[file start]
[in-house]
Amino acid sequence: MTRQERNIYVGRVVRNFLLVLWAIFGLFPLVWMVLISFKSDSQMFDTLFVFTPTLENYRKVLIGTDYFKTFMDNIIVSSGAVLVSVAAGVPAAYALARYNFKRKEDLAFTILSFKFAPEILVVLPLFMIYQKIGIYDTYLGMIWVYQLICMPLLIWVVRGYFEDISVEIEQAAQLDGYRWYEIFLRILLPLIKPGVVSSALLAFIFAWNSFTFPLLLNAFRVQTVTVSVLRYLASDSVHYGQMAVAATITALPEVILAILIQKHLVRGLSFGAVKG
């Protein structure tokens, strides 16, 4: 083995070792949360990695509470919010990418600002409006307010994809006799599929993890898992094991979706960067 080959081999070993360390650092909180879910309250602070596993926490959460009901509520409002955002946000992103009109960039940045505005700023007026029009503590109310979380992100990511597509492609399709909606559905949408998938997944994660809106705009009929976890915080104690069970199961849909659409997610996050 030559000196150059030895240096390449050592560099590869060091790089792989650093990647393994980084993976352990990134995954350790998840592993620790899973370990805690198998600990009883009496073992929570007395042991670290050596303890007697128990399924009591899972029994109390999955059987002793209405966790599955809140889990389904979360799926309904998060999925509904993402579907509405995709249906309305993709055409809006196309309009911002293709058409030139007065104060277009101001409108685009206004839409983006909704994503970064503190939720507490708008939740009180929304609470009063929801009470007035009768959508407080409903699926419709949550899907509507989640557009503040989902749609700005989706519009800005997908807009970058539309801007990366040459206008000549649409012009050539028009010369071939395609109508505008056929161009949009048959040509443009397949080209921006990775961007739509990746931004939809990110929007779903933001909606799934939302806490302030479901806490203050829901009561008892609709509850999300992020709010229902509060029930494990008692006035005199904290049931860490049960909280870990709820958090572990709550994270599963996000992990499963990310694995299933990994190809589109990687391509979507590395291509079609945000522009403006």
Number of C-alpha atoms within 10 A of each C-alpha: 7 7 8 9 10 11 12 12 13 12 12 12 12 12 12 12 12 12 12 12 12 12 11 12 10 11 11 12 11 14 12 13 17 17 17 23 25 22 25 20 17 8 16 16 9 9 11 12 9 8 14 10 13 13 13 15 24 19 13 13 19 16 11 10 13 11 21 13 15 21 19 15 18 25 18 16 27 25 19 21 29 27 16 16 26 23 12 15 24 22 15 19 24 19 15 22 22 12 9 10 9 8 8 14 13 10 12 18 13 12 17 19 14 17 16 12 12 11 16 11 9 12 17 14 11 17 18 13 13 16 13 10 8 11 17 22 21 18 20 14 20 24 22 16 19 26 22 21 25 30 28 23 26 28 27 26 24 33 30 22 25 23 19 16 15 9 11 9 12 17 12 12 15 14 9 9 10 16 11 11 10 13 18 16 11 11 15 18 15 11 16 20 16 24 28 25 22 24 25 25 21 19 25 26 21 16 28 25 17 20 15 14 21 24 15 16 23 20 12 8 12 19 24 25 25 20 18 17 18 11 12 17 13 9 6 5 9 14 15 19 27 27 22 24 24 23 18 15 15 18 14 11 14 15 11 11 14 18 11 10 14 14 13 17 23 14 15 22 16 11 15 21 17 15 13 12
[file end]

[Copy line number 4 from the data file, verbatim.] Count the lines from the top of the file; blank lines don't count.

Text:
Number of C-alpha atoms within 10 A of each C-alpha: 7 7 8 9 10 11 12 12 13 12 12 12 12 12 12 12 12 12 12 12 12 12 11 12 10 11 11 12 11 14 12 13 17 17 17 23 25 22 25 20 17 8 16 16 9 9 11 12 9 8 14 10 13 13 13 15 24 19 13 13 19 16 11 10 13 11 21 13 15 21 19 15 18 25 18 16 27 25 19 21 29 27 16 16 26 23 12 15 24 22 15 19 24 19 15 22 22 12 9 10 9 8 8 14 13 10 12 18 13 12 17 19 14 17 16 12 12 11 16 11 9 12 17 14 11 17 18 13 13 16 13 10 8 11 17 22 21 18 20 14 20 24 22 16 19 26 22 21 25 30 28 23 26 28 27 26 24 33 30 22 25 23 19 16 15 9 11 9 12 17 12 12 15 14 9 9 10 16 11 11 10 13 18 16 11 11 15 18 15 11 16 20 16 24 28 25 22 24 25 25 21 19 25 26 21 16 28 25 17 20 15 14 21 24 15 16 23 20 12 8 12 19 24 25 25 20 18 17 18 11 12 17 13 9 6 5 9 14 15 19 27 27 22 24 24 23 18 15 15 18 14 11 14 15 11 11 14 18 11 10 14 14 13 17 23 14 15 22 16 11 15 21 17 15 13 12